Langton Capital – 2021-03-16 – PREMIUM – Gregg’s, C&C, delivery, lost pubs, High St, business confidence etc.:
Gregg’s, C&C, delivery, lost pubs, High St, business confidence etc.:
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A DAY IN THE LIFE:
Deliveroo is all over the news and we’re sure the tech is impressive, a £7bn valuation says that it must be. The company must be a lot more than just a bloke on a bike with a pizza strapped to his back.
But then again, isn’t a ‘sustainably powered, timeless, versatile & reliable driving implement for the 21st century’ still a hammer? And, if it is, then I have no end of them spawning rust in the shed. I’m attached to them, sure, but, for £7bn, they’re yours.
We have a bit more to say on the matter below but, for the moment, let’s move on to the news:
DELIVERY: WHO WILL STEAL WHO’S LUNCH?
• We’ve been thinking. Often dangerous but, if Deliveroo is going to move upstream into food prep and Restaurant Group (and others) are moving sideways into Dark Kitchens to try to head them off, who’s going to be the winner?
• There are a lot of highly paid advisors on the ticket to tell us how Deliveroo, the food disruptor, is going to be the winner but, we can’t help thinking, they’re not playing chess against an empty seat and the incumbents will make moves of their own. See comments on Restaurant Group.
• We won’t critique the company in detail but note that it formally released its Intention to Float notice yesterday. Many of the details had been pre-released.
• Deliveroo says there will be a book-building process and says that the offer price will not be determined until after that has taken place.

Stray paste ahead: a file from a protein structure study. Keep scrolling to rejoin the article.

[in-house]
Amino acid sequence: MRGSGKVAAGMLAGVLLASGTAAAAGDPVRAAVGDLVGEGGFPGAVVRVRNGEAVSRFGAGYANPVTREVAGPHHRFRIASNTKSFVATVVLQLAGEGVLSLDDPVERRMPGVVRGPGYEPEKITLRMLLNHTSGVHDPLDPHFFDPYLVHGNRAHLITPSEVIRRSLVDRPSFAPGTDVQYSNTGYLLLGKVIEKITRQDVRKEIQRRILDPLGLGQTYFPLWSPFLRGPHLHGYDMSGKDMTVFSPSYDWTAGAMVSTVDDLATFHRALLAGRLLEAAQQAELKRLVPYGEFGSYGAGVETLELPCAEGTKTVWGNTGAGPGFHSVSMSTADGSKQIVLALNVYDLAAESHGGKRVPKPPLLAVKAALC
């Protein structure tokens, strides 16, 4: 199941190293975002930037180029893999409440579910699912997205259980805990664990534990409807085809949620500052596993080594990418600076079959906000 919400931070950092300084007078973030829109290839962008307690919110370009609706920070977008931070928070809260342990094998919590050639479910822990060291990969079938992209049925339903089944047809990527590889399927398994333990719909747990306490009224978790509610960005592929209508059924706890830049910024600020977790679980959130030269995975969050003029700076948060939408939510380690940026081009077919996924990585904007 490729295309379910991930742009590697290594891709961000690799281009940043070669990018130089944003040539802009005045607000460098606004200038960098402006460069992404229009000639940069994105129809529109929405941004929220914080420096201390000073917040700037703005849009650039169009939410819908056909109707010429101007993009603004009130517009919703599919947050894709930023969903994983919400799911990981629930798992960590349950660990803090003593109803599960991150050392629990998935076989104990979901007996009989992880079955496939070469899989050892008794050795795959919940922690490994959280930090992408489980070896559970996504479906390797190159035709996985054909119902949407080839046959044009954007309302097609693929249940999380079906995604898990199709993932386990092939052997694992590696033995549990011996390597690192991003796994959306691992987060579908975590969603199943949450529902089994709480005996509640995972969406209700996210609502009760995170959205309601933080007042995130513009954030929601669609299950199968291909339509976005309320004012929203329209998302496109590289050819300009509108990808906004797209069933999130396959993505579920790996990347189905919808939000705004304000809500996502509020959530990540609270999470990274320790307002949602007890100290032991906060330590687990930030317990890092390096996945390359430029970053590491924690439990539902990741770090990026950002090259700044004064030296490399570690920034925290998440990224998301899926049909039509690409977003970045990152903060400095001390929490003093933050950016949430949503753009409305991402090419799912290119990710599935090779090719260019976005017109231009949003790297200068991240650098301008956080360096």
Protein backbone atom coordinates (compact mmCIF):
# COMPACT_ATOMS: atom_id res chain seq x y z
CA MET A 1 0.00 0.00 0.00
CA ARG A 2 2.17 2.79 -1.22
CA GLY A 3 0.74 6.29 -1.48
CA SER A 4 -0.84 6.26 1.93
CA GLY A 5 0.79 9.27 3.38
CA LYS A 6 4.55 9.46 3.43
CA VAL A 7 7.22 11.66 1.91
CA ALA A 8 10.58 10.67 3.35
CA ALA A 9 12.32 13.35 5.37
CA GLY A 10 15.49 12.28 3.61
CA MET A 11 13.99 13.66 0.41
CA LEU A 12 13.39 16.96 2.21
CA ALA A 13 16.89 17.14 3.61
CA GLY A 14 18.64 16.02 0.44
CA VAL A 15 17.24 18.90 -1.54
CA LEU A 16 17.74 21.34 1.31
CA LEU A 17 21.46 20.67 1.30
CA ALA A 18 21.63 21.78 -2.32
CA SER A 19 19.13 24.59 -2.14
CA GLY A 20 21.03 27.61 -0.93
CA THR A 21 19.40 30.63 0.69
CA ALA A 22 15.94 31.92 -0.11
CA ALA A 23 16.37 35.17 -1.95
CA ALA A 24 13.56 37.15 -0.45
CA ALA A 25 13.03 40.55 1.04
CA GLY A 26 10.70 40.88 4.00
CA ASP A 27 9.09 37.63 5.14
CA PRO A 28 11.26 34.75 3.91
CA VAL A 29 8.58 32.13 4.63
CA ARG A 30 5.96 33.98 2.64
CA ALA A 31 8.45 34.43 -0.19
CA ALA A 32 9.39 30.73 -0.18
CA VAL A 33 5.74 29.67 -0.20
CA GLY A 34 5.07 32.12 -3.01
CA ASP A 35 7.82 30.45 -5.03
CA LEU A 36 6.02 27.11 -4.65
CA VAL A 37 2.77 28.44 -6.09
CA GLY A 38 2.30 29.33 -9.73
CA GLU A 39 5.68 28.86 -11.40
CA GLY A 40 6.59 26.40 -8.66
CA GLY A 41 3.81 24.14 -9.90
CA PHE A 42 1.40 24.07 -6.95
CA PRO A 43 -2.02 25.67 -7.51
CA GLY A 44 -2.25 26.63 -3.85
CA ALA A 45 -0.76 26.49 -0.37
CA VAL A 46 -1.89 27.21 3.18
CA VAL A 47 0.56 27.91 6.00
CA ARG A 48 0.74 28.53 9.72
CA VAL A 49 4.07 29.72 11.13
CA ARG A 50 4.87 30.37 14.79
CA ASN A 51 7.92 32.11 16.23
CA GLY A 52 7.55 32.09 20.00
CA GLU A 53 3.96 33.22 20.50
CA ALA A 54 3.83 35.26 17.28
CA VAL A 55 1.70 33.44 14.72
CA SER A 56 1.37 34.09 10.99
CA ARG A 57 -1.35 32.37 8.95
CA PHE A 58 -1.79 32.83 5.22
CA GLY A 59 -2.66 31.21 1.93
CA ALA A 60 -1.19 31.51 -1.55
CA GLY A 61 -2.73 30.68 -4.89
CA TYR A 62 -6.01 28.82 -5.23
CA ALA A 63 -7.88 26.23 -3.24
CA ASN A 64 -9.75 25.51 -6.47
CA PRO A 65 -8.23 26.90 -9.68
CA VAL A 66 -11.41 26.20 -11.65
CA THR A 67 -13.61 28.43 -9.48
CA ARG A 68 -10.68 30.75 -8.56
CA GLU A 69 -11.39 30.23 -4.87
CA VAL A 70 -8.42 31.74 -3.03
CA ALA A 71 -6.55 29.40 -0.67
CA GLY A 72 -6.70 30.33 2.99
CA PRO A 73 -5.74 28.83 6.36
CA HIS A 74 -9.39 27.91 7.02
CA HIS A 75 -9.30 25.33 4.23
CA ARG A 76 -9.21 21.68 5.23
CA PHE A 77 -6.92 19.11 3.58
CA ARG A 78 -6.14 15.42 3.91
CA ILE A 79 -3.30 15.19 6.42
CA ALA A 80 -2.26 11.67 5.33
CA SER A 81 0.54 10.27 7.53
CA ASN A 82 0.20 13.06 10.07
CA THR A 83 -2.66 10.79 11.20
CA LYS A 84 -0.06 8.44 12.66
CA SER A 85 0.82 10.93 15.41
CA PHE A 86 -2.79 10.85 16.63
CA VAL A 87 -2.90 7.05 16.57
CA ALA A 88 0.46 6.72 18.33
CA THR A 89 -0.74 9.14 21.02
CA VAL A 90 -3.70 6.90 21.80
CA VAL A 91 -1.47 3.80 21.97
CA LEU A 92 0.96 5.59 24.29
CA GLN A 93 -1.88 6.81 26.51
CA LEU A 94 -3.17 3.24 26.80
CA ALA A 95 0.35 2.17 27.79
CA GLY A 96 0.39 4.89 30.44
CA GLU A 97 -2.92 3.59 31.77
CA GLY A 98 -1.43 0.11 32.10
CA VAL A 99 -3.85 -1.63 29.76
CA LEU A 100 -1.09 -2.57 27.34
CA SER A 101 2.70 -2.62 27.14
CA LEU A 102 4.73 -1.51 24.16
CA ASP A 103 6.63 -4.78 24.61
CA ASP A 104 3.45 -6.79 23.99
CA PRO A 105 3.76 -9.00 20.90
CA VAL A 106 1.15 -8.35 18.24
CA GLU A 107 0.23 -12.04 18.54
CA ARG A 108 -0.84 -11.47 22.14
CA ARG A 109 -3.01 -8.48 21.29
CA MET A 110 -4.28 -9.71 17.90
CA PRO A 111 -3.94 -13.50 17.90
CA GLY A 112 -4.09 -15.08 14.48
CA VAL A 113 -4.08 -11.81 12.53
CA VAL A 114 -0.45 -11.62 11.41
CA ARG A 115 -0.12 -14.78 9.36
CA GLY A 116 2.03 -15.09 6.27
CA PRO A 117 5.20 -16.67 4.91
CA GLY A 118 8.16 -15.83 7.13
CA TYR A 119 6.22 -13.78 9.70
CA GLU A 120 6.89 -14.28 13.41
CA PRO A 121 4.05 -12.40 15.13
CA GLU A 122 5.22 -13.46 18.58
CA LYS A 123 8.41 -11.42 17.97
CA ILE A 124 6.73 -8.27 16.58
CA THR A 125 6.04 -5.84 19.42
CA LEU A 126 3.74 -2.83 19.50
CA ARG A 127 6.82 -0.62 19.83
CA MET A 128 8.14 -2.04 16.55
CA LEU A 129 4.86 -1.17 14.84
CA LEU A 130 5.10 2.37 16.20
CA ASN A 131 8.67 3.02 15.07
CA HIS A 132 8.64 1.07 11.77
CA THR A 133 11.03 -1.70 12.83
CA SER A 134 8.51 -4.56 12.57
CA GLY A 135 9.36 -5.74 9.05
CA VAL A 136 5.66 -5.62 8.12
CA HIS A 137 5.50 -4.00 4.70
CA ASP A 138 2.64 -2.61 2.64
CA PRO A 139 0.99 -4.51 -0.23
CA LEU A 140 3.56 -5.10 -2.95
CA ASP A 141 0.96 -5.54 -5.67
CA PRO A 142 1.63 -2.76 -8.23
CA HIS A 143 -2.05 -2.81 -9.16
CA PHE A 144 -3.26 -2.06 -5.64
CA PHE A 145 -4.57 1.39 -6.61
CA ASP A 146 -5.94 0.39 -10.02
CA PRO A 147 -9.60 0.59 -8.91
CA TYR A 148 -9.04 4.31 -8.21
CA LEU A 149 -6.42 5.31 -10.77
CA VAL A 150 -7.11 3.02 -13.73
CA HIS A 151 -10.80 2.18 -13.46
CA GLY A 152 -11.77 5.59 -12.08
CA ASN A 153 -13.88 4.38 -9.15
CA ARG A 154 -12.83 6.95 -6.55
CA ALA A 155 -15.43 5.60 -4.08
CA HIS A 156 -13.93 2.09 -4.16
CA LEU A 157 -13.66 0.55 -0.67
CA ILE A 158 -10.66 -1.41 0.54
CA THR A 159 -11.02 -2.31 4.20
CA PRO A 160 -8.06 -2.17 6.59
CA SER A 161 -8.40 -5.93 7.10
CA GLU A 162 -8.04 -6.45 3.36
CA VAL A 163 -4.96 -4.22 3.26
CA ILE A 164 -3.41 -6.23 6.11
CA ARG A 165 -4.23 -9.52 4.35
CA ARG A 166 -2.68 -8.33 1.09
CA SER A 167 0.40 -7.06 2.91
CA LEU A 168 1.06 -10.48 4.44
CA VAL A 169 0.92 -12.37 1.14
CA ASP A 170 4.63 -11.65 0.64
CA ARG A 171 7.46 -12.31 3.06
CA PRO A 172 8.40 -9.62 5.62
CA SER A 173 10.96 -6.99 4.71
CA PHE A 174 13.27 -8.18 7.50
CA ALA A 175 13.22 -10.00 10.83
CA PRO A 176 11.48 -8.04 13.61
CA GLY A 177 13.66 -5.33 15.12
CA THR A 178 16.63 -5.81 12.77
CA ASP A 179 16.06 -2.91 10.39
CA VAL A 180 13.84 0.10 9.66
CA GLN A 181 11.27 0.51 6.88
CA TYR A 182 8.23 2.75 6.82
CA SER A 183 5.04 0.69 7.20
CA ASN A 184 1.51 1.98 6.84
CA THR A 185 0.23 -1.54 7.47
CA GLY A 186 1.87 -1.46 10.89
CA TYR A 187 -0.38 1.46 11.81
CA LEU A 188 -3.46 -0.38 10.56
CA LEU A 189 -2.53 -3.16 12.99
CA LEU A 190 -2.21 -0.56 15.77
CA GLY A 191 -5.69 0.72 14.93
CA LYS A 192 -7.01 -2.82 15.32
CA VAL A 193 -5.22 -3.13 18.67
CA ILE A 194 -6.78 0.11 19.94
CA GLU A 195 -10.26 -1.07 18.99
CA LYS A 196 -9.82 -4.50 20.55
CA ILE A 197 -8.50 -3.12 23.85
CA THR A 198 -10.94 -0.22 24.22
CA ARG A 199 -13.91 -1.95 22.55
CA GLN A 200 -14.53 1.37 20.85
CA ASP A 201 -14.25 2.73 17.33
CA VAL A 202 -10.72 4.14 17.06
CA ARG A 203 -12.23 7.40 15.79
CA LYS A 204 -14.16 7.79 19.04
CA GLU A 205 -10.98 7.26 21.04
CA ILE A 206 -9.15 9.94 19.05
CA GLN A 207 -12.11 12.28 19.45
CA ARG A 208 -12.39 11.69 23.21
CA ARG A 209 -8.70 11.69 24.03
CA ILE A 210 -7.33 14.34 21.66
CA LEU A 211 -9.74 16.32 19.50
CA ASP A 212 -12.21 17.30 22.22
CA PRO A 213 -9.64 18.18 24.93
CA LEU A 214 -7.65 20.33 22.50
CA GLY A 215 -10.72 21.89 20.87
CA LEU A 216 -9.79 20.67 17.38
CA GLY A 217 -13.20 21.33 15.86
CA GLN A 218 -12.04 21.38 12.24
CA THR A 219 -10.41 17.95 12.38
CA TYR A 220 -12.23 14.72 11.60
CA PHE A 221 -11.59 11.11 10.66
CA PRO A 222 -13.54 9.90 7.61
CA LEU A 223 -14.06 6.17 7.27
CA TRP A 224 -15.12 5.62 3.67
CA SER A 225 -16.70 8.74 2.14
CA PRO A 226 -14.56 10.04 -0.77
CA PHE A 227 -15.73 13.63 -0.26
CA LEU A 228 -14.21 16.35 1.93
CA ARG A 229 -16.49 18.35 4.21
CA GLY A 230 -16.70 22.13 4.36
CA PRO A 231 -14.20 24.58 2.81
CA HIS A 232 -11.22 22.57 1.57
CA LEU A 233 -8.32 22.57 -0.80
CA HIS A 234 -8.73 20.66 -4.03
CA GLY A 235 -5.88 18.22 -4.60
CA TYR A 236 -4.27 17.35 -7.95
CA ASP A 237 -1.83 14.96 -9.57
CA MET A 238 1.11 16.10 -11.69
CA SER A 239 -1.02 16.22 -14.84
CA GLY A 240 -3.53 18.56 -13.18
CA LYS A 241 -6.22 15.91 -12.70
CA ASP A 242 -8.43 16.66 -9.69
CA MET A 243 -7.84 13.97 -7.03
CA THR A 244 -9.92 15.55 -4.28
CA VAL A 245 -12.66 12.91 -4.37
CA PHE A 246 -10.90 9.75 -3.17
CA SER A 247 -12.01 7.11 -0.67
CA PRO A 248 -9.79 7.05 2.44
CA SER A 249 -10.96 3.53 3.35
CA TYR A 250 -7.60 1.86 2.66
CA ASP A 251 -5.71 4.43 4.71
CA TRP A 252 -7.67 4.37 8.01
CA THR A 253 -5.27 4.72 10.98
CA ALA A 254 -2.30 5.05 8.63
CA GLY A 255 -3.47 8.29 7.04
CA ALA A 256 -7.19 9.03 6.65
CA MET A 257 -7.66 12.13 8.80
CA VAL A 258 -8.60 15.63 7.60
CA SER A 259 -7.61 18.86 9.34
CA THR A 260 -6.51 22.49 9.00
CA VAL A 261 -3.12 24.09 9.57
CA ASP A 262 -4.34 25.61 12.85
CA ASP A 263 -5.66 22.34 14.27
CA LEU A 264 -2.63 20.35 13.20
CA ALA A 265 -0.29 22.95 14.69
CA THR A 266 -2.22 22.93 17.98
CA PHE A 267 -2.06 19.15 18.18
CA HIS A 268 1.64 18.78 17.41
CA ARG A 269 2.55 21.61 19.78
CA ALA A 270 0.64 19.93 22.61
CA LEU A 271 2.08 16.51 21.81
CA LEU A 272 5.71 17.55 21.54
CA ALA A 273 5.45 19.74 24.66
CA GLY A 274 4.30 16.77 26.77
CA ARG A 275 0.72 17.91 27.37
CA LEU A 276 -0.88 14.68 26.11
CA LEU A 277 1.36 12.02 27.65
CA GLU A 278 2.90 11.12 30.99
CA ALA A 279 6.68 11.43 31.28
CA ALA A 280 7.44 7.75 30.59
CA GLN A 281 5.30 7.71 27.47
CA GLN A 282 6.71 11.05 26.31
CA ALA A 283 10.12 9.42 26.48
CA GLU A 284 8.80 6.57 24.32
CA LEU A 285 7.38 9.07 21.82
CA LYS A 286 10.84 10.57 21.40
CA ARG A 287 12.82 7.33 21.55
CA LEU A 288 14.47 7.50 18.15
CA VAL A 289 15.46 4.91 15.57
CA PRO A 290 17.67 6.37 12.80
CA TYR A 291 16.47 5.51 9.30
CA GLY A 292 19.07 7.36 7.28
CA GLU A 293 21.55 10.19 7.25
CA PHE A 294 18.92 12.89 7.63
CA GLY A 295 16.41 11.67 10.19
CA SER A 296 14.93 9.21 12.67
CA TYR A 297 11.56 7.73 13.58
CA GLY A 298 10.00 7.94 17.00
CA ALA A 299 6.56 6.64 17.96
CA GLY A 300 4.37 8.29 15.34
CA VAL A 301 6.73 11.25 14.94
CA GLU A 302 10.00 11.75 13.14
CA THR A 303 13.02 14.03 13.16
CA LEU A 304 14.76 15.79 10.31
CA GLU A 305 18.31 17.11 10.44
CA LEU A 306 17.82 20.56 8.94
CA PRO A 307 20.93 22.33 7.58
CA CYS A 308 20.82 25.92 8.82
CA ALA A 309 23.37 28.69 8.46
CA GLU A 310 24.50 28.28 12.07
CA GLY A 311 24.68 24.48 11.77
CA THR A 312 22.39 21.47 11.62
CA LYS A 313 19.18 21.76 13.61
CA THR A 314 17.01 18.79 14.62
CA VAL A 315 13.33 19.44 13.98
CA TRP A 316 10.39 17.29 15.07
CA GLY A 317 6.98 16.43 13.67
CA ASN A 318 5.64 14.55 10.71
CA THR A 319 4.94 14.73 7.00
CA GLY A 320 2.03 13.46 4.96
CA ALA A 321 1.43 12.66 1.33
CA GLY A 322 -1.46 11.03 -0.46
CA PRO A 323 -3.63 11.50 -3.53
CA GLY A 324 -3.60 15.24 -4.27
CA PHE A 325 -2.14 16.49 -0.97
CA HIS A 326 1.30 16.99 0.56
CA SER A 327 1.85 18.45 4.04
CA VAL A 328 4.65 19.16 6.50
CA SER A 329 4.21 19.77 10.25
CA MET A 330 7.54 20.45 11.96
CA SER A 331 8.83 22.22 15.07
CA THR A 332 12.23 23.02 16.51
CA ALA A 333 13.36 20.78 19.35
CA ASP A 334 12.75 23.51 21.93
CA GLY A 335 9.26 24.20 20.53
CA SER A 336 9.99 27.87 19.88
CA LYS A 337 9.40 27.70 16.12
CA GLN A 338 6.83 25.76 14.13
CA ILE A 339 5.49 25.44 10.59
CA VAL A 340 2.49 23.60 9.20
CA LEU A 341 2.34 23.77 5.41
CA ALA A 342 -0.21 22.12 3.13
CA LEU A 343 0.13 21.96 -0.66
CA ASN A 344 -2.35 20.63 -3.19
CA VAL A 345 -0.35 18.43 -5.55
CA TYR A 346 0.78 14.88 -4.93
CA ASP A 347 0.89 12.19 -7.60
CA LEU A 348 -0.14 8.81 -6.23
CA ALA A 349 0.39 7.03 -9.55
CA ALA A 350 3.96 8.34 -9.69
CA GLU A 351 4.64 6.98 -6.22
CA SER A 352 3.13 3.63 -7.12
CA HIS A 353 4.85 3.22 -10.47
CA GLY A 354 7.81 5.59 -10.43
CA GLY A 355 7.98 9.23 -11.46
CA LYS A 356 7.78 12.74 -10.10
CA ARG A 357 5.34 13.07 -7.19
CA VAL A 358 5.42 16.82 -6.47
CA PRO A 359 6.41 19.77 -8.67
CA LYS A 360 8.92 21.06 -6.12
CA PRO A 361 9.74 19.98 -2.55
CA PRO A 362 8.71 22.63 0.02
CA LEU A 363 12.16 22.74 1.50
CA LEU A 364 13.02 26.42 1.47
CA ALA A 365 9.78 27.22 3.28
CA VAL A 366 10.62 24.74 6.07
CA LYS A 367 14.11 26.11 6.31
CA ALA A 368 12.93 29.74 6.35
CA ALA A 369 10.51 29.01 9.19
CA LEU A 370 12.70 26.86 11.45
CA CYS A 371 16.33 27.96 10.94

• A few brief notes: It will be a full listing. There will be £1bn of new shares – in addition to shares to be sold ‘by certain existing shareholders.’ Shares will be offered to customers. There will be two classes of shares. Will Shu’s shares will have 20 votes each. This structure will last for three years. More detail ‘will be disclosed in the Prospectus.’
• It’s worth noting the marketing & financial firepower the company has lined up. it has ‘engaged Goldman Sachs International and J.P. Morgan Securities plc…as Joint Global Co-ordinators, and Merrill Lynch International…Citigroup Global Markets Limited…Jefferies International Limited and Numis Securities Limited as Joint Bookrunners for the Offer.’
• Much smaller in scale (though still substantial), Restaurant Group announced last week that, in addition to the £500m of debt facilities that it had reorganised, it was to raise £175m in new equity.
• The company mentions that its burn rate is £5.5m per 4wk period and that it saw a £40m working capital outflow (which should flow back when trading recommences).
• The company says it will reduce debt and improve liquidity headroom. But it will also use the funds to increase its ‘flexibility to capitalise on selective site expansion in its Wagamama (UK restaurants, UK delivery kitchens) and Pubs businesses, where TRG expect there to be good and profitable opportunities.’
• There could indeed be opportunities. But we could see quite a bit of cash going into delivery kitchens in a move that would put them in direct competition (for sites and share of stomach if not in brands) with Deliveroo.